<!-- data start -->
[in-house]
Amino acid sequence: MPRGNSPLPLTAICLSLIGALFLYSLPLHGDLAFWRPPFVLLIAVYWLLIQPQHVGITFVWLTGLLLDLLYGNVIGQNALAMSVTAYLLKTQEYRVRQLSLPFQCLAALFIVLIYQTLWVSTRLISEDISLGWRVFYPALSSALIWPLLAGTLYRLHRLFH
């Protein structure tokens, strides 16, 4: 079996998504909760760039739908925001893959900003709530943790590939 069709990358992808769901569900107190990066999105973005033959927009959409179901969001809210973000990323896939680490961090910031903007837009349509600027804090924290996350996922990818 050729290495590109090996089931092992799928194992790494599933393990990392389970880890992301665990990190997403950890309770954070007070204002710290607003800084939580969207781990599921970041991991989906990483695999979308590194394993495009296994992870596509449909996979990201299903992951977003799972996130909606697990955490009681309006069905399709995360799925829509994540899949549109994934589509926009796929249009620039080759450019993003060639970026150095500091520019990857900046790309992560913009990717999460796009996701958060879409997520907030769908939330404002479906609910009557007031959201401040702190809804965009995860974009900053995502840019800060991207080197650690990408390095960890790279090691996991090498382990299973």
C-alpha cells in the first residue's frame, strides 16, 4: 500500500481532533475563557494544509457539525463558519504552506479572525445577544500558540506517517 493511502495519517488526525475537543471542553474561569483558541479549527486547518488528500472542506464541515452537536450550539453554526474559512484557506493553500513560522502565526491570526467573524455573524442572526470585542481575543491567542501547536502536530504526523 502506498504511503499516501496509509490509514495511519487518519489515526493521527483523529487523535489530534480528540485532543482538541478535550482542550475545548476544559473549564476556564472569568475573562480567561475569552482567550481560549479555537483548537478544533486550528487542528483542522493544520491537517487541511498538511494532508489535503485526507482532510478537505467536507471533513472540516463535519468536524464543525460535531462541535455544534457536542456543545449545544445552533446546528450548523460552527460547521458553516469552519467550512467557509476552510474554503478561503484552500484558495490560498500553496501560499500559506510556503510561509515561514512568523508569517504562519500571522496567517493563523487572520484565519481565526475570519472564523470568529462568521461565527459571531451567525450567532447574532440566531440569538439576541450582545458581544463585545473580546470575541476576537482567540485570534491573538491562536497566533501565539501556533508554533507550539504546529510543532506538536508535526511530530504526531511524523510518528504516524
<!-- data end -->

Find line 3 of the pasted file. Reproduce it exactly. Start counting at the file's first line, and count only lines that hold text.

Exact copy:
């Protein structure tokens, strides 16, 4: 079996998504909760760039739908925001893959900003709530943790590939 069709990358992808769901569900107190990066999105973005033959927009959409179901969001809210973000990323896939680490961090910031903007837009349509600027804090924290996350996922990818 050729290495590109090996089931092992799928194992790494599933393990990392389970880890992301665990990190997403950890309770954070007070204002710290607003800084939580969207781990599921970041991991989906990483695999979308590194394993495009296994992870596509449909996979990201299903992951977003799972996130909606697990955490009681309006069905399709995360799925829509994540899949549109994934589509926009796929249009620039080759450019993003060639970026150095500091520019990857900046790309992560913009990717999460796009996701958060879409997520907030769908939330404002479906609910009557007031959201401040702190809804965009995860974009900053995502840019800060991207080197650690990408390095960890790279090691996991090498382990299973």